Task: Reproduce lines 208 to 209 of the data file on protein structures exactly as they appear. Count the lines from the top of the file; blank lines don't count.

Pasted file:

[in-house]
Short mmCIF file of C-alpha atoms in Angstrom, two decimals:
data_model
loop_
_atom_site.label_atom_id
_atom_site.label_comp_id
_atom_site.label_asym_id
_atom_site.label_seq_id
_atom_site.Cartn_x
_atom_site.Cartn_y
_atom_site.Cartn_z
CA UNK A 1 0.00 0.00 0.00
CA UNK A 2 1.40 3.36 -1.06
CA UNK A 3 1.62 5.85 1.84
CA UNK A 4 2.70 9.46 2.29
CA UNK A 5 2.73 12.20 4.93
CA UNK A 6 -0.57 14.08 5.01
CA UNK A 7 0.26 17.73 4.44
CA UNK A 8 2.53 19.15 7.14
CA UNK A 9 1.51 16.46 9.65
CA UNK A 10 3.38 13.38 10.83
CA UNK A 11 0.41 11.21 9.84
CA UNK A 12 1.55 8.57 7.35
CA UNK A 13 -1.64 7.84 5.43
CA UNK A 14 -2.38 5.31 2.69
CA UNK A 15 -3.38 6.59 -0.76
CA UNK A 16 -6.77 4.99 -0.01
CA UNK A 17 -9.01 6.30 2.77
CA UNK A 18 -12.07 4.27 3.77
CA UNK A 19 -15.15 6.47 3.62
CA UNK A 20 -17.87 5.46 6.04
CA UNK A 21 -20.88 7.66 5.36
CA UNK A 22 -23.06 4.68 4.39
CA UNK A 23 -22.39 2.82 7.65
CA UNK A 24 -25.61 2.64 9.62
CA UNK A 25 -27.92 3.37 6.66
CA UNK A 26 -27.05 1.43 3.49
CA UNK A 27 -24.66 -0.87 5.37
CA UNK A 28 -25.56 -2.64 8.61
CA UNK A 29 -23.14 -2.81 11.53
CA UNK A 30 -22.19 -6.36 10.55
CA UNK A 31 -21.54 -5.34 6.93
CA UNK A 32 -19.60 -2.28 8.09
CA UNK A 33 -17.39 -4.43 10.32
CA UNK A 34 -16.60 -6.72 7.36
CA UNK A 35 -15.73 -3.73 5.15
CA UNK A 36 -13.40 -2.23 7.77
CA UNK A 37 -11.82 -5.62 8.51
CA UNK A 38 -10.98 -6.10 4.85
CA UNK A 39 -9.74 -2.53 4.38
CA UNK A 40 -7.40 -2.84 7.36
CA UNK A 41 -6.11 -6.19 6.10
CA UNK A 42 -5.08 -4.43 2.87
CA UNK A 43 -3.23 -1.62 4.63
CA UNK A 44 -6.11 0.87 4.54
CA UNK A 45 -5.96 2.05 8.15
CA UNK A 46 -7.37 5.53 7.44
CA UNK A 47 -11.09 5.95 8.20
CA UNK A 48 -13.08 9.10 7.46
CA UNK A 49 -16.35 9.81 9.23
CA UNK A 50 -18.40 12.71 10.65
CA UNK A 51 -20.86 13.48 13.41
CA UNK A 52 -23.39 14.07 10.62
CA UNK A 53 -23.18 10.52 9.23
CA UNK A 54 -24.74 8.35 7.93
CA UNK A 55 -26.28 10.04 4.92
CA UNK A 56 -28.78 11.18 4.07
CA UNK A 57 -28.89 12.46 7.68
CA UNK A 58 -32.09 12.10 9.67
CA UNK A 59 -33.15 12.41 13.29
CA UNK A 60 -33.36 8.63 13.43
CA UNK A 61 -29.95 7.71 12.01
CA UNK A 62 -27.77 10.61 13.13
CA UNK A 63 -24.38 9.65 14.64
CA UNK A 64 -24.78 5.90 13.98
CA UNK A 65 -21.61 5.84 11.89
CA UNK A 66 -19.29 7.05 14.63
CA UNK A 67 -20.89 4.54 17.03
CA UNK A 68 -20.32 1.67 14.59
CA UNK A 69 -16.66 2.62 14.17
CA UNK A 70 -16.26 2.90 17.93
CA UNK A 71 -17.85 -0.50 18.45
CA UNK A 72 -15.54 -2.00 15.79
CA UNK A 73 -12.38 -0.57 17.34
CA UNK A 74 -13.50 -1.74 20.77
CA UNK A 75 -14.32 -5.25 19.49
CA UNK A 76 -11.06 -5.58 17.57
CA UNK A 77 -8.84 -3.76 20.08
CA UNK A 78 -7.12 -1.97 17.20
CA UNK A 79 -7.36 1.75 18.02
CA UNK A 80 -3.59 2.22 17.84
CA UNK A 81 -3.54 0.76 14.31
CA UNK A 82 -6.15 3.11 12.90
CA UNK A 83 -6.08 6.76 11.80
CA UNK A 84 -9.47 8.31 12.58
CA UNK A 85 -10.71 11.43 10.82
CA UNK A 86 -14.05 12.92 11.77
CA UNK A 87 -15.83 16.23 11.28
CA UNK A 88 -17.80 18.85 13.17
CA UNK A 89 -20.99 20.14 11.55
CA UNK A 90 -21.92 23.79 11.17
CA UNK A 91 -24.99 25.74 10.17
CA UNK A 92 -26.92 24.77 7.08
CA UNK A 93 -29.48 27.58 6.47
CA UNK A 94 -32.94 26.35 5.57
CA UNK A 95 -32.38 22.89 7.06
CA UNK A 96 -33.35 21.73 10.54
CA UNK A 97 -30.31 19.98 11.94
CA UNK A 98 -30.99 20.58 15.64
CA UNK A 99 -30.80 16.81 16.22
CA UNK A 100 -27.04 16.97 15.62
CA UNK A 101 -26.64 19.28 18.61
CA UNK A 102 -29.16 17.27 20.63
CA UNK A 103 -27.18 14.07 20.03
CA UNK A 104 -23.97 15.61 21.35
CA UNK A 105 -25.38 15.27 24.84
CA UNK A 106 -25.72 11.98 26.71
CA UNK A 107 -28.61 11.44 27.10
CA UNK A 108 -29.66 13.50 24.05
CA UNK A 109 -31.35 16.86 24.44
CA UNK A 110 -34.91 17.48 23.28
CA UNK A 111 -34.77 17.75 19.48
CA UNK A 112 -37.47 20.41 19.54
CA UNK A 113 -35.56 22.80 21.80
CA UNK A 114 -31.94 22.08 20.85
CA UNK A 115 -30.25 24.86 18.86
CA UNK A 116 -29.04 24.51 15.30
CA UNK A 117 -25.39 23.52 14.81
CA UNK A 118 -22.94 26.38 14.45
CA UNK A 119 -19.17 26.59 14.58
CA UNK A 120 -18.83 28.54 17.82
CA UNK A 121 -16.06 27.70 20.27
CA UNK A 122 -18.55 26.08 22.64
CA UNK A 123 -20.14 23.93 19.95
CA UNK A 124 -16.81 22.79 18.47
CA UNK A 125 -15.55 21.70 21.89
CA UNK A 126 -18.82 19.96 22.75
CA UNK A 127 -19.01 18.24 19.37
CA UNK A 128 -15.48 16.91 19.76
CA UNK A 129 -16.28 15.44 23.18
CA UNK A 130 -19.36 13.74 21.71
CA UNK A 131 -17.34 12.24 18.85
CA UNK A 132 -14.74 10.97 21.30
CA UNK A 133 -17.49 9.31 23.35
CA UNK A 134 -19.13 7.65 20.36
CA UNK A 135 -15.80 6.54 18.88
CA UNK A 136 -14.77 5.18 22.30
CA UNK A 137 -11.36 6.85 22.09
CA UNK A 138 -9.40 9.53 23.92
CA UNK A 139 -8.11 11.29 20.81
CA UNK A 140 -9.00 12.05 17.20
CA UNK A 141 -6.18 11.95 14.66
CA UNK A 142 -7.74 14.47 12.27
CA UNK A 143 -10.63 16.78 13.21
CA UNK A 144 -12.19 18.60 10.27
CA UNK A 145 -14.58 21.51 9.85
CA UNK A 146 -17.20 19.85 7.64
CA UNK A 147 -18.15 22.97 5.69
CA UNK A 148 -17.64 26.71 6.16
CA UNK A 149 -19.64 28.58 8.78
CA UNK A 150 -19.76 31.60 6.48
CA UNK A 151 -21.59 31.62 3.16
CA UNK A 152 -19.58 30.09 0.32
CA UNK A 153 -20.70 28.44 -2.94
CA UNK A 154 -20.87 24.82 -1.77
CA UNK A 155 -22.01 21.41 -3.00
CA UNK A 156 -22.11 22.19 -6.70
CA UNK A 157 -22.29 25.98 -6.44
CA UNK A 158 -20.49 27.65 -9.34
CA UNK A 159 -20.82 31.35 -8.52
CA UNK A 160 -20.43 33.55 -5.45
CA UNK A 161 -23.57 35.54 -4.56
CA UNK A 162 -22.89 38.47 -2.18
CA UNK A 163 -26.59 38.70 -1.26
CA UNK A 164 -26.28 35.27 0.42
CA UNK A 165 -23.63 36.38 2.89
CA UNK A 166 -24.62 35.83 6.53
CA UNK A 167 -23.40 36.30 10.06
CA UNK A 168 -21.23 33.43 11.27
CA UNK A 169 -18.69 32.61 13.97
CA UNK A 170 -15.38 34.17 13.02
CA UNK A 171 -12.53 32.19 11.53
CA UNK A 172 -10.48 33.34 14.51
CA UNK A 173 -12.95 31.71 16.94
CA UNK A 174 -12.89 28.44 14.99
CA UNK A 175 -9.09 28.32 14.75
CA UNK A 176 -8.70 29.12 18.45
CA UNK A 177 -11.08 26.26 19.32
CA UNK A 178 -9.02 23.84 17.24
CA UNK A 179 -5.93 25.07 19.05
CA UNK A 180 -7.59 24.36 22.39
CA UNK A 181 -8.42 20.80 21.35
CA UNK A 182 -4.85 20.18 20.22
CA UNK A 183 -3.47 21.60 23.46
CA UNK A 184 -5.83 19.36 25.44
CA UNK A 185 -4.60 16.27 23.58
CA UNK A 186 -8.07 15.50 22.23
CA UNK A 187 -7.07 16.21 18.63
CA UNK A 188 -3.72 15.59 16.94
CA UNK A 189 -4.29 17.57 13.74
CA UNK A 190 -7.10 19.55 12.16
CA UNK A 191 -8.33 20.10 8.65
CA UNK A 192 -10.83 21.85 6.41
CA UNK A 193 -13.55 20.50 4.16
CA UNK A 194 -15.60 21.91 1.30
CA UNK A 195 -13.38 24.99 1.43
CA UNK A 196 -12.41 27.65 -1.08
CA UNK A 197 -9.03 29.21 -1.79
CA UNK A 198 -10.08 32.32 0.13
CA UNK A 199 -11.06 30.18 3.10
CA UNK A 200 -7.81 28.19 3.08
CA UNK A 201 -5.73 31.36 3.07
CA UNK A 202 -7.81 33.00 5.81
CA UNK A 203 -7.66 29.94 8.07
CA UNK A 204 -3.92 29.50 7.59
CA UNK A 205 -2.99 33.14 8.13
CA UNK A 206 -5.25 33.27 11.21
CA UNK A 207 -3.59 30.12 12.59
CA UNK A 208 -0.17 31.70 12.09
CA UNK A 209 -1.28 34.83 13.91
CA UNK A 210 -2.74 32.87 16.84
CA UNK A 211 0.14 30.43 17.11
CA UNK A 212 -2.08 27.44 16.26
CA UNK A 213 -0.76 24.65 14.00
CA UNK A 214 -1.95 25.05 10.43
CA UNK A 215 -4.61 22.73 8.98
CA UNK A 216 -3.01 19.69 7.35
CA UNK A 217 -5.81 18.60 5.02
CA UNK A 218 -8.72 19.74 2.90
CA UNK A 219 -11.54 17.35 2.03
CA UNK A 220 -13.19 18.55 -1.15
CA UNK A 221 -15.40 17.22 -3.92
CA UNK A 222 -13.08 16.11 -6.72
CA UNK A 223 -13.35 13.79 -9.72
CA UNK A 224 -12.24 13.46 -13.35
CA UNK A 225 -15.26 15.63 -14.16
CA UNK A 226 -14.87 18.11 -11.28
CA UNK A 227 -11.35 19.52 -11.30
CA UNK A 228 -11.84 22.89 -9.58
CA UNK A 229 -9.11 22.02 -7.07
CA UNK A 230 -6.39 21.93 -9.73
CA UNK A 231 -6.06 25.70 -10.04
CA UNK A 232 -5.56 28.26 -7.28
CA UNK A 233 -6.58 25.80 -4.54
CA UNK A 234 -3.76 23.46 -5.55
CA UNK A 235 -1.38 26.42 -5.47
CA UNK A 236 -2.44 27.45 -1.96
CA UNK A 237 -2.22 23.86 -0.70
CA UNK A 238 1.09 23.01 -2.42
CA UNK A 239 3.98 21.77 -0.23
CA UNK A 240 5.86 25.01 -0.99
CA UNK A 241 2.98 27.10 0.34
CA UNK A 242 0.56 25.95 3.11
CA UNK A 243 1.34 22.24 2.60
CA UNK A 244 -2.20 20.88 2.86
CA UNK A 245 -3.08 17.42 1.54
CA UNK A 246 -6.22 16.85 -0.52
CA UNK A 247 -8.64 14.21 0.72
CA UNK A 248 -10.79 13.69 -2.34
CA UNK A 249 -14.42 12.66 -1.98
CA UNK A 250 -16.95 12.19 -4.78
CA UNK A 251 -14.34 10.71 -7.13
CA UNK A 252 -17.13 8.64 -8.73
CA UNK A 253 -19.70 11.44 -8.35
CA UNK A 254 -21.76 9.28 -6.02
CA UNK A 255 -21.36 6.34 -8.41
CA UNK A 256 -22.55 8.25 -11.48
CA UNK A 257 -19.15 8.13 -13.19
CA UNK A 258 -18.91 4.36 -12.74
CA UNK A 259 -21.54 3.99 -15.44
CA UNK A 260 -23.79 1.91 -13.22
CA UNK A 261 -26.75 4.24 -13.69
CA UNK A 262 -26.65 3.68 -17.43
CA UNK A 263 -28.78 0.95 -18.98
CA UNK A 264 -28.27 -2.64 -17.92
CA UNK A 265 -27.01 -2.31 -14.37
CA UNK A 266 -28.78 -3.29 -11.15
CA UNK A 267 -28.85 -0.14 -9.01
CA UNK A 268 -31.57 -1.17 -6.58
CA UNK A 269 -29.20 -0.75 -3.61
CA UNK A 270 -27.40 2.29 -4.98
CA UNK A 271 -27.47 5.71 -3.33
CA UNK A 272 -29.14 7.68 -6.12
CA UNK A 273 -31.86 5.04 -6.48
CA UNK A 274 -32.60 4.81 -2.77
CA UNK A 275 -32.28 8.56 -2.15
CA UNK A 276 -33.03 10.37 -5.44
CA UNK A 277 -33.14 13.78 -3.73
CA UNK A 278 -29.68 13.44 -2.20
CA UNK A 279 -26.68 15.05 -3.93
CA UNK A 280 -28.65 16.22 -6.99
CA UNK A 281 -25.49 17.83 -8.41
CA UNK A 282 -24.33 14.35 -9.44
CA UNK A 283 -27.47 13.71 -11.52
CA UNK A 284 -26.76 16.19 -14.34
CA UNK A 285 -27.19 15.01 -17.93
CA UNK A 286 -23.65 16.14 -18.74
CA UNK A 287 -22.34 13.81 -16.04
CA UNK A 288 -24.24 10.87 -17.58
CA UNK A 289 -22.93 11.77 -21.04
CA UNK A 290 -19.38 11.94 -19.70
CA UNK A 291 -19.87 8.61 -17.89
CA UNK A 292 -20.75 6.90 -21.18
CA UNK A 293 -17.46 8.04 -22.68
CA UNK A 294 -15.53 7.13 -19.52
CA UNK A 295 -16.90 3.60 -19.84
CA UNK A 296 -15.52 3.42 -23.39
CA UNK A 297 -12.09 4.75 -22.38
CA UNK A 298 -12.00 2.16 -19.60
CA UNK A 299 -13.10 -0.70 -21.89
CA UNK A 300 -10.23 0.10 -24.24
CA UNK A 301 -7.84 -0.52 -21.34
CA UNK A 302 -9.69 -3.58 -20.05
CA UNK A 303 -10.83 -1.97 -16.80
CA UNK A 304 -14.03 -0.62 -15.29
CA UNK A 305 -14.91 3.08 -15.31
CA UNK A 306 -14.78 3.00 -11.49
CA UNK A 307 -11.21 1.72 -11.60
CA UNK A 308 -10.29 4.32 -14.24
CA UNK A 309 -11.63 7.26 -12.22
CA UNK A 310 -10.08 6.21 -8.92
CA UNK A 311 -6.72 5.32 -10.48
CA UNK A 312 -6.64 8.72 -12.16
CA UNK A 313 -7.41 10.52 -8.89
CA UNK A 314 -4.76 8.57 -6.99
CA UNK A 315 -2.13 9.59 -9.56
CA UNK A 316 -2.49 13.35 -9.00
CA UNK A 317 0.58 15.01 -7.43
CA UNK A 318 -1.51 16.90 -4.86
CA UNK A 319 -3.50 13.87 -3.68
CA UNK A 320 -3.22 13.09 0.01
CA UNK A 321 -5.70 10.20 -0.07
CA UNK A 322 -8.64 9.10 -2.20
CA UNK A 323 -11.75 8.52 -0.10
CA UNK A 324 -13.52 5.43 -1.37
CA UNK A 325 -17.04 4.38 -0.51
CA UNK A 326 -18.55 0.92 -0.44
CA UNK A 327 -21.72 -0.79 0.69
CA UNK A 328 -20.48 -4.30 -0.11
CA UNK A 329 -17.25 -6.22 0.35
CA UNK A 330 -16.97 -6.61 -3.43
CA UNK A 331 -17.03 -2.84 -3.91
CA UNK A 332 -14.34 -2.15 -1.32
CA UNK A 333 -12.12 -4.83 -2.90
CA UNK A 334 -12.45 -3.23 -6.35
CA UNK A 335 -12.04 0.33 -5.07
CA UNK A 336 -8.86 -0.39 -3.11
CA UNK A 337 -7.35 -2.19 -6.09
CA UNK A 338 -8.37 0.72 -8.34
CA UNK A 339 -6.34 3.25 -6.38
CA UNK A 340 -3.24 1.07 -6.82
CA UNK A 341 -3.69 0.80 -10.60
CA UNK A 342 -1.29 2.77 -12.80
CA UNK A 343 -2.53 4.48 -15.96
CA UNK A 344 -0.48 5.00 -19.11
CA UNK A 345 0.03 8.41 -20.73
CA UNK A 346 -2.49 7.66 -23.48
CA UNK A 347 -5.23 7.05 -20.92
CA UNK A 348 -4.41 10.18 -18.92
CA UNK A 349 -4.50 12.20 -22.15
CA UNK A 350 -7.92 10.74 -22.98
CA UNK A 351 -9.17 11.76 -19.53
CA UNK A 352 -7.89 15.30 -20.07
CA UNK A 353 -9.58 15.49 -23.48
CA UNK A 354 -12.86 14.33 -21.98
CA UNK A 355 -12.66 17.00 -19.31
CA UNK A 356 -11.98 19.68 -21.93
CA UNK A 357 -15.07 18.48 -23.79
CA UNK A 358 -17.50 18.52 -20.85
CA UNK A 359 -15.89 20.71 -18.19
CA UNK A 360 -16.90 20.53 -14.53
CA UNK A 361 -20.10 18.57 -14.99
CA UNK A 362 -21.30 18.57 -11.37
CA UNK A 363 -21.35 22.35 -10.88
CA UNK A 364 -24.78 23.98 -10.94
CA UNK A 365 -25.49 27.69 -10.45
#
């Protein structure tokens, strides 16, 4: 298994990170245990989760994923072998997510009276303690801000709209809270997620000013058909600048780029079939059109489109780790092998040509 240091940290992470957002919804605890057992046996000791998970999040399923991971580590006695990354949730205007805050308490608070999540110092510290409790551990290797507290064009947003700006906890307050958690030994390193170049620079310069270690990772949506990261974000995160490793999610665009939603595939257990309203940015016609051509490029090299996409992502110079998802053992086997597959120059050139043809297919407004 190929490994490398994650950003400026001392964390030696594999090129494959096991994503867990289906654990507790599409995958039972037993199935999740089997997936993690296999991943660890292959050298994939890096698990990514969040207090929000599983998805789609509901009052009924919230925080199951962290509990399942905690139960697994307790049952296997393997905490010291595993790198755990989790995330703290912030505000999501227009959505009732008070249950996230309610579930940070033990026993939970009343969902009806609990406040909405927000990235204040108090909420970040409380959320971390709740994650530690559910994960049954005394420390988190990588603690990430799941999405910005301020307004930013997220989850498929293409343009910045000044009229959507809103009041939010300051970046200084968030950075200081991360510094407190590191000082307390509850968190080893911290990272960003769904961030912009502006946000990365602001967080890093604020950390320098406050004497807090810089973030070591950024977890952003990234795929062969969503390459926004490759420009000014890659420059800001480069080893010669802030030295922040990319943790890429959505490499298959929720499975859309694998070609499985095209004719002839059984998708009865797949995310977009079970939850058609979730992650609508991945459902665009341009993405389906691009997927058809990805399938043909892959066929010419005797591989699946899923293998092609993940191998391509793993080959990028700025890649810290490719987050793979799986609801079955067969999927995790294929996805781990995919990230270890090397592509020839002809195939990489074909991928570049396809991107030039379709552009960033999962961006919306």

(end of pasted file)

CA UNK A 197 -9.03 29.21 -1.79
CA UNK A 198 -10.08 32.32 0.13